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Laser Remote Sensing of the Atmosphere

Measurement of surface and atmospheric winds is best accomplished using a specific Laser Remote Sensing technique known as Laser Doppler Velocimetry (LDV). 


Using this technique, laser pulses emitted from the sensor are reflected from microscopic  particulates  naturally entrained in the air.  These particulates are comprised of microscopic desert sand, volcanic ash and cosmic dust that filters through the Earth’s atmosphere from space as well as other atmospheric scatterers.  The effect of a laser scattering from these types of particulates can be observed by shining a laser pointer in the air at night or at any laser light show, it is in fact the only reason that the laser can be seen.  Since the scatterers move with respect to sensor (either the sensor moving through the air on an aircraft or the wind moving past the ground based sensor), the color (wavelength) of the laser light that returns to the source is shifted slightly.  This shift in color, known as a Doppler Shift, of the laser light is a measure of the speed at which the air is moving relative to the sensor.  This Doppler Shift is measured by the sensor, giving a direct reading of the airspeed or wind speed.  By measuring this shift in at least three non-collinear directions, a full three-dimensional picture of the aircraft movement through the air or the wind movement around the runway is created.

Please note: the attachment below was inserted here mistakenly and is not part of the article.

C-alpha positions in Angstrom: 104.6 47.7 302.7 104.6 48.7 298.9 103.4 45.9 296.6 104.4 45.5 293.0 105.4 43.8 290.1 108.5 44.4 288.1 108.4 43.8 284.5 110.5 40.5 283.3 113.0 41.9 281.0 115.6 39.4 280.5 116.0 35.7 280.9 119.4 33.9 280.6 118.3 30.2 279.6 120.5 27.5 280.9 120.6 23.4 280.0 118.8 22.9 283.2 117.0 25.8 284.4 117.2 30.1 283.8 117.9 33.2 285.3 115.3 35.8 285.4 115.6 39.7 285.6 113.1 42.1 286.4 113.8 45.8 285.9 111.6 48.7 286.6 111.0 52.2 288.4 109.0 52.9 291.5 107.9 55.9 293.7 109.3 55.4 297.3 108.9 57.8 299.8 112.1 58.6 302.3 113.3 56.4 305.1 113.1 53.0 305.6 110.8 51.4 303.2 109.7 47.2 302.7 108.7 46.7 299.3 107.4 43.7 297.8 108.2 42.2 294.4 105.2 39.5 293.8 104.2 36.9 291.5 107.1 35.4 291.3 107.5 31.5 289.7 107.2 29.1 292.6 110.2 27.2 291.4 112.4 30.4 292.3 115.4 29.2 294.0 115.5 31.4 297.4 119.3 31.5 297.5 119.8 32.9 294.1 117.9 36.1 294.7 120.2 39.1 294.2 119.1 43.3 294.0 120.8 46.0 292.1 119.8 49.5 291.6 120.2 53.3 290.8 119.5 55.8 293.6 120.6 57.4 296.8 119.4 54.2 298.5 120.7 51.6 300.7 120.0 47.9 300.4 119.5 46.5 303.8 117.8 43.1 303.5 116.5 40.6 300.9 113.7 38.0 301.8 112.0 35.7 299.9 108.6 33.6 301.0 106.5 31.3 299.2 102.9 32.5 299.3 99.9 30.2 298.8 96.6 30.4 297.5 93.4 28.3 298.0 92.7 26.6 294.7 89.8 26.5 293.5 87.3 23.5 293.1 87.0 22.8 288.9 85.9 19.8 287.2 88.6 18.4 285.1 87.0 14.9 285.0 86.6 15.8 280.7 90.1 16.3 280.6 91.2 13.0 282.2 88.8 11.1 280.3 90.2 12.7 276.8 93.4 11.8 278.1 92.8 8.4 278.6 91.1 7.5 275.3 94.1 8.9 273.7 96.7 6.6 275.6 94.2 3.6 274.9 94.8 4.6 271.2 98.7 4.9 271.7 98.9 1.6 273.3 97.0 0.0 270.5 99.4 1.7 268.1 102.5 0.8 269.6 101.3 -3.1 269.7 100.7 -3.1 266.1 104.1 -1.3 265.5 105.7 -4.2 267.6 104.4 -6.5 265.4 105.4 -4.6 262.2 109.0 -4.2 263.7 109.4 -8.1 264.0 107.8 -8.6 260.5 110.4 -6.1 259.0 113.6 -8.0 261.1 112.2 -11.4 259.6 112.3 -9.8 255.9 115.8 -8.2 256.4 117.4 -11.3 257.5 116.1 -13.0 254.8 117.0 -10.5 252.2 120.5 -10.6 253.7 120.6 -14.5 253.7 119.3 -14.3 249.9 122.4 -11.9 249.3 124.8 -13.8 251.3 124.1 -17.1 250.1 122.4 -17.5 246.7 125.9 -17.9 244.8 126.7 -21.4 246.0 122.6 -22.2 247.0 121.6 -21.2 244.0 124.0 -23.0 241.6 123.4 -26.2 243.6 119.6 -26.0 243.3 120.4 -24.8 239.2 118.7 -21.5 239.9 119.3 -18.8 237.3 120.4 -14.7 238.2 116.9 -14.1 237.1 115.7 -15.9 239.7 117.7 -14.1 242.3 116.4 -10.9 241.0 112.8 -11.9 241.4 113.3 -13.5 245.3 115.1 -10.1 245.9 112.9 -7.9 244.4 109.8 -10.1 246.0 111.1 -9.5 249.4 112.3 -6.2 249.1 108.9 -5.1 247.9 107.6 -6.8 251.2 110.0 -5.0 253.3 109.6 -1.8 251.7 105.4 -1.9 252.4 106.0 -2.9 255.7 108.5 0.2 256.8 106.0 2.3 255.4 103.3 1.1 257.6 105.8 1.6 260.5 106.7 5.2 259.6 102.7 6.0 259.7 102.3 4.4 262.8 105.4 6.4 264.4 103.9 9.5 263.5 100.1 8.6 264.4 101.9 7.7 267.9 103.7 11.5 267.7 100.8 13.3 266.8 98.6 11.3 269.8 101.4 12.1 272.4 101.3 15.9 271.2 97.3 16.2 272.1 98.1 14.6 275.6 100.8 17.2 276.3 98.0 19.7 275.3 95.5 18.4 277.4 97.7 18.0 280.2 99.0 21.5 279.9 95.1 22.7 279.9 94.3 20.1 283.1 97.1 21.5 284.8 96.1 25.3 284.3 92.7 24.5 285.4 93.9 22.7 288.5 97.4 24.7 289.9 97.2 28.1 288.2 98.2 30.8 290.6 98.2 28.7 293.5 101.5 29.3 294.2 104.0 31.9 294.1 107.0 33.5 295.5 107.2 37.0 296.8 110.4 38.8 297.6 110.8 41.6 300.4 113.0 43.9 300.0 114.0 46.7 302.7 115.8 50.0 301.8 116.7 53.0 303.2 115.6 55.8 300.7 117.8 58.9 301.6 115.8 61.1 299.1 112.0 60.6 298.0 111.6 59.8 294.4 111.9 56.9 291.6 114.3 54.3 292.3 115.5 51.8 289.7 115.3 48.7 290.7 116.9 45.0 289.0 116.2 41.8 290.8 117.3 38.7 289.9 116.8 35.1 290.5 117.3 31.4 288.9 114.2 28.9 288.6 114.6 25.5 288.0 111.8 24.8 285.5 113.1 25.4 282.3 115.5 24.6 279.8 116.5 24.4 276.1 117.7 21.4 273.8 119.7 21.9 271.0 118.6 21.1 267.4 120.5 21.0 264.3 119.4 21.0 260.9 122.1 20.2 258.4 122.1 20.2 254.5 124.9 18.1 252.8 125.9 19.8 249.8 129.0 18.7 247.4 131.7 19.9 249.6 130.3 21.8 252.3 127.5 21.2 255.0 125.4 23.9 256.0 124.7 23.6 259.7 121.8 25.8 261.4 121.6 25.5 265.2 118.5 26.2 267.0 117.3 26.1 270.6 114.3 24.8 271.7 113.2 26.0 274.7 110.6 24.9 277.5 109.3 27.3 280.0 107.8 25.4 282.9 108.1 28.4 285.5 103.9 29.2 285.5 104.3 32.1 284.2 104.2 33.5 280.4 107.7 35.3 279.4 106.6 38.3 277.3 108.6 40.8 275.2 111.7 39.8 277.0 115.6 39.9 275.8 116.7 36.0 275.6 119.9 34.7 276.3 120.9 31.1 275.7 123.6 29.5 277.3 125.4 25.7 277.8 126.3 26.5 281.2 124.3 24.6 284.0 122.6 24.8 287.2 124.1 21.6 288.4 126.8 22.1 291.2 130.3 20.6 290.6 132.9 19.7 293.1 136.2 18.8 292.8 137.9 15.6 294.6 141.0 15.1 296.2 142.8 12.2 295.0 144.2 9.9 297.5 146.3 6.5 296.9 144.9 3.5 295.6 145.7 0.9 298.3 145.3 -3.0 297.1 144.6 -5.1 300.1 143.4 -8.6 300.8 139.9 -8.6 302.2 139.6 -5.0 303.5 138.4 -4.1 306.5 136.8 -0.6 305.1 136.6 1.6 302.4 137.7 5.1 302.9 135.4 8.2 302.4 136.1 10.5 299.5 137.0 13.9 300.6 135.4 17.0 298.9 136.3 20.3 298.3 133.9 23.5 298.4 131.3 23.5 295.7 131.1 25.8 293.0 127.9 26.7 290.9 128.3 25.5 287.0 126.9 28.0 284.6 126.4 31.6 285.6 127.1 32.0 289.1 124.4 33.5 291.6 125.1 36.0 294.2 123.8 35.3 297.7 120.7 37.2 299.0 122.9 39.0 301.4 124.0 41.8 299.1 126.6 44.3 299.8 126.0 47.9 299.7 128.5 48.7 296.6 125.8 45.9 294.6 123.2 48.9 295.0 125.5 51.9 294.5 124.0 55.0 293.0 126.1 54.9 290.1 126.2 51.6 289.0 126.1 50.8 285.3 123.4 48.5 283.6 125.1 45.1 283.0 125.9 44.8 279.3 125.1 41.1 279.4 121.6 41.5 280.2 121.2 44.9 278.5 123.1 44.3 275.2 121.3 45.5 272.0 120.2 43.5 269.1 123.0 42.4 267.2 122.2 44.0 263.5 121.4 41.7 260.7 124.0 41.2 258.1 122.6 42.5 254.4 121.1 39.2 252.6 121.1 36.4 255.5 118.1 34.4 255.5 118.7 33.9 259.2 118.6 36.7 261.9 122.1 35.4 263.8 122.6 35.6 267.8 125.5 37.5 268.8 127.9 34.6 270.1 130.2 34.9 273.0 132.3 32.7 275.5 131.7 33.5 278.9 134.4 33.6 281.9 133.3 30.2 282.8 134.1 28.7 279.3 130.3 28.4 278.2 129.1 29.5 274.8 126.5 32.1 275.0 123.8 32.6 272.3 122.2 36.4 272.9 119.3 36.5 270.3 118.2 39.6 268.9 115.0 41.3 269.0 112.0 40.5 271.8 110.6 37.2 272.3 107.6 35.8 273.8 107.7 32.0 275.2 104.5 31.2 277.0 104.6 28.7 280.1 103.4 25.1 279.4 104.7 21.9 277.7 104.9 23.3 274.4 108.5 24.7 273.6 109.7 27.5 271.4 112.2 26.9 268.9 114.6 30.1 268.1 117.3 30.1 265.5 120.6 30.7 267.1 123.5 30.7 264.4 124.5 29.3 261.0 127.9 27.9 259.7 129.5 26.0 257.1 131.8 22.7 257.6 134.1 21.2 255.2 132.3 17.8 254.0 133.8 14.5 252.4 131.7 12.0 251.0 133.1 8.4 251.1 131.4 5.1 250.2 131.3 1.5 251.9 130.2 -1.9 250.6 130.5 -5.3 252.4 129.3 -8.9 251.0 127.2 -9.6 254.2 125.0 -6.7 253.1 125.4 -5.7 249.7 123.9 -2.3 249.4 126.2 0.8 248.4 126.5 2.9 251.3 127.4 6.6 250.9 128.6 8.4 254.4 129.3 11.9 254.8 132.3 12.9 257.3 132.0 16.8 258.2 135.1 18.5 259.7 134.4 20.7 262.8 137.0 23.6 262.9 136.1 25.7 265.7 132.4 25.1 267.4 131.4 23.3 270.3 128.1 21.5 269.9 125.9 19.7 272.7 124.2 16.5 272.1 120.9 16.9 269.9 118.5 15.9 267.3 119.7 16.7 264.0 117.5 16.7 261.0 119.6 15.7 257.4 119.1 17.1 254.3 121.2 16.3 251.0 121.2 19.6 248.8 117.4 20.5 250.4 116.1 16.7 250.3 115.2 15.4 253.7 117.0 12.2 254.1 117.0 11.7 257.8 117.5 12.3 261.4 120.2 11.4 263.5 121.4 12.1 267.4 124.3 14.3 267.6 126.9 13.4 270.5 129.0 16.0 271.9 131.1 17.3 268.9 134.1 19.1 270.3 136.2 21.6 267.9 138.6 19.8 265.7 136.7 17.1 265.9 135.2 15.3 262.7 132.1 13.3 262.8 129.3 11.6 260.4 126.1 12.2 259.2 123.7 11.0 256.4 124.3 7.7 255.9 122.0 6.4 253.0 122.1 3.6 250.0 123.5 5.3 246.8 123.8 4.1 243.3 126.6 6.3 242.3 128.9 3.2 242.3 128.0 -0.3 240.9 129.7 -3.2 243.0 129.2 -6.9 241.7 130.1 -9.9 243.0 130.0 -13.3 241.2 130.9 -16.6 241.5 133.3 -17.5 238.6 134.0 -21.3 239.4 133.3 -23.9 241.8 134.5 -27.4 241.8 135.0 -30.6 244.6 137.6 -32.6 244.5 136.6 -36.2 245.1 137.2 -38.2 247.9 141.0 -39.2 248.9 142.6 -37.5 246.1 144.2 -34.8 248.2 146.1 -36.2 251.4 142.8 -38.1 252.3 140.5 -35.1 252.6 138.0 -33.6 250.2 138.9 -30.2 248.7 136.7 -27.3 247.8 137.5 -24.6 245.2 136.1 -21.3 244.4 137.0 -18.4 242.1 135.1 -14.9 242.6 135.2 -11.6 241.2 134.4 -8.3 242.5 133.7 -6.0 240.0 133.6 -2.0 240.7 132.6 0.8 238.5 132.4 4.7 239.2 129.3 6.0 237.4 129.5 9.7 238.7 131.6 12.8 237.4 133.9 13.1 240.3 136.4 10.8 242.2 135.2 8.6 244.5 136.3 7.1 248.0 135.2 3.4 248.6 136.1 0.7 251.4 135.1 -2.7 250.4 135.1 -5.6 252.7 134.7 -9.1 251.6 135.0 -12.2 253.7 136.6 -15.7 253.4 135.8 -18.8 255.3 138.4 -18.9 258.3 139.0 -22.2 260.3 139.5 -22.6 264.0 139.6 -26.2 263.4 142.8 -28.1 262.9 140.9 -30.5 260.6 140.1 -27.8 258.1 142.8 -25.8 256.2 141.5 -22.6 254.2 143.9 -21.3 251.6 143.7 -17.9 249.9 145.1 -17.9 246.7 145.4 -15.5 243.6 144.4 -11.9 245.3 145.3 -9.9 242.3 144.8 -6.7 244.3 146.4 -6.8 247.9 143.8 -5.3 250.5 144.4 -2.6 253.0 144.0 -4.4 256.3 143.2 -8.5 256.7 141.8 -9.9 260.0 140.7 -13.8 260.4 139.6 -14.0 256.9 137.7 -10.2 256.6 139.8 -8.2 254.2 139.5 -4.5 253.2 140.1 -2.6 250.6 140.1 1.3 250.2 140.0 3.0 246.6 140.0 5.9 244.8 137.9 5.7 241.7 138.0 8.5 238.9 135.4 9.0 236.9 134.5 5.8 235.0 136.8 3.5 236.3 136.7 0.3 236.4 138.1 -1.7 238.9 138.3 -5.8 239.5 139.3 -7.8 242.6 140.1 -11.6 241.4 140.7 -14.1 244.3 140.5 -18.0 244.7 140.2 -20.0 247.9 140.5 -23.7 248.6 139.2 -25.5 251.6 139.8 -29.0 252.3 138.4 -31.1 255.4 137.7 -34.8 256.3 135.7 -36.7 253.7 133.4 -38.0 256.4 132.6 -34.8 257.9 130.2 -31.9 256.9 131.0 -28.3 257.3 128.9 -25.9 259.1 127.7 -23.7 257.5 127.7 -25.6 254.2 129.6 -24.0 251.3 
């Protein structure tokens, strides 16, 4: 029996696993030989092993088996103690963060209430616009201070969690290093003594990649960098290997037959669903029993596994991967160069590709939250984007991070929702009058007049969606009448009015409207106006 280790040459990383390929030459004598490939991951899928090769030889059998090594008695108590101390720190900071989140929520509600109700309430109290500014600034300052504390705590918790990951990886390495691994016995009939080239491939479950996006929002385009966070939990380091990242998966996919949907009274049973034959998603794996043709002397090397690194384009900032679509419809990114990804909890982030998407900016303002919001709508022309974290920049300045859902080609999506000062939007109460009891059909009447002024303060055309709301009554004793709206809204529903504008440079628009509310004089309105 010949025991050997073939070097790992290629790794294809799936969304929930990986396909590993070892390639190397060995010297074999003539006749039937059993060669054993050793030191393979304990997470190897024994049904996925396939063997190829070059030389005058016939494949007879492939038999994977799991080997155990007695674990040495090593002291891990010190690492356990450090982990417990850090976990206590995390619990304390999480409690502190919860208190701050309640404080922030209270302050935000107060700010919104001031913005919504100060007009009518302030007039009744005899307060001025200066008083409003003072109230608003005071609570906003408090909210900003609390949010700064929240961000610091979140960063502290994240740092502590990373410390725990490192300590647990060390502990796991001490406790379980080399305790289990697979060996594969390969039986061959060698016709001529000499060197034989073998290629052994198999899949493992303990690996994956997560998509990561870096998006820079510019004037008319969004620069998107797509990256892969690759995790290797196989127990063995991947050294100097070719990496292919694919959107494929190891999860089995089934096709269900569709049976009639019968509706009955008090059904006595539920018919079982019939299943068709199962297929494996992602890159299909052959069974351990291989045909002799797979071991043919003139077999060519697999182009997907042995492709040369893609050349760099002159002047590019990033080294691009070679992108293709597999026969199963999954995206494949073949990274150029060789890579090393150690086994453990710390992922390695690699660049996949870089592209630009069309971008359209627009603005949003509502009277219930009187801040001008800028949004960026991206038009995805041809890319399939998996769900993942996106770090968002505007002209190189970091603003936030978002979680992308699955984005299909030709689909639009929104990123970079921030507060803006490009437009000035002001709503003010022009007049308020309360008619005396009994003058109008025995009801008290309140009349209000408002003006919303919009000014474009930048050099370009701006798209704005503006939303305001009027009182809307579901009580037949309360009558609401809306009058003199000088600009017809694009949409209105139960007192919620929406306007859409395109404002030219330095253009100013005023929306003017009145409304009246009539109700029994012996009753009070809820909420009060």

This same technique can be used to measure the speed and direction of hard targets such as cars, tanks, and other moving objects, or even the relative movement of an aircraft over the ground.

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